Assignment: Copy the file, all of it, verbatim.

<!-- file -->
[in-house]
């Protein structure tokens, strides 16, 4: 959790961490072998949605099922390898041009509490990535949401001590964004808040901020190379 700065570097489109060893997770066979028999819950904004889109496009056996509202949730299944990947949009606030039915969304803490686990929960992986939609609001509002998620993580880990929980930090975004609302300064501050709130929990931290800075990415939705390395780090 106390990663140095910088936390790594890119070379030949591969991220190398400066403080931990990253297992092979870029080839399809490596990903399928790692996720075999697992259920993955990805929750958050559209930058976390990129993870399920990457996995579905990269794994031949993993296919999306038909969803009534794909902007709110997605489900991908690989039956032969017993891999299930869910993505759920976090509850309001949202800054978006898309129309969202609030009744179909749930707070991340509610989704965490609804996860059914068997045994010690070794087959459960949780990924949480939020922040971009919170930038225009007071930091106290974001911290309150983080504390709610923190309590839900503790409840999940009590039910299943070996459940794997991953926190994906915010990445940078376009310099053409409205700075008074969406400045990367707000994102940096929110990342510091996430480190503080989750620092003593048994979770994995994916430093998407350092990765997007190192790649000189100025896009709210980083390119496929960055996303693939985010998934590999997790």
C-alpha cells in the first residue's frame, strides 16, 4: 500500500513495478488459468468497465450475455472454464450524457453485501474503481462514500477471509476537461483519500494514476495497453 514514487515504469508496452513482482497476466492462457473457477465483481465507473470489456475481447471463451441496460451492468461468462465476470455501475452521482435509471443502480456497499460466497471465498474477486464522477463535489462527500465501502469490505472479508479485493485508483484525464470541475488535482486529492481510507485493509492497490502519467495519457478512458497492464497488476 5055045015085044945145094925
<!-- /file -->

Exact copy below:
[in-house]
């Protein structure tokens, strides 16, 4: 959790961490072998949605099922390898041009509490990535949401001590964004808040901020190379 700065570097489109060893997770066979028999819950904004889109496009056996509202949730299944990947949009606030039915969304803490686990929960992986939609609001509002998620993580880990929980930090975004609302300064501050709130929990931290800075990415939705390395780090 106390990663140095910088936390790594890119070379030949591969991220190398400066403080931990990253297992092979870029080839399809490596990903399928790692996720075999697992259920993955990805929750958050559209930058976390990129993870399920990457996995579905990269794994031949993993296919999306038909969803009534794909902007709110997605489900991908690989039956032969017993891999299930869910993505759920976090509850309001949202800054978006898309129309969202609030009744179909749930707070991340509610989704965490609804996860059914068997045994010690070794087959459960949780990924949480939020922040971009919170930038225009007071930091106290974001911290309150983080504390709610923190309590839900503790409840999940009590039910299943070996459940794997991953926190994906915010990445940078376009310099053409409205700075008074969406400045990367707000994102940096929110990342510091996430480190503080989750620092003593048994979770994995994916430093998407350092990765997007190192790649000189100025896009709210980083390119496929960055996303693939985010998934590999997790």
C-alpha cells in the first residue's frame, strides 16, 4: 500500500513495478488459468468497465450475455472454464450524457453485501474503481462514500477471509476537461483519500494514476495497453 514514487515504469508496452513482482497476466492462457473457477465483481465507473470489456475481447471463451441496460451492468461468462465476470455501475452521482435509471443502480456497499460466497471465498474477486464522477463535489462527500465501502469490505472479508479485493485508483484525464470541475488535482486529492481510507485493509492497490502519467495519457478512458497492464497488476 5055045015085044945145094925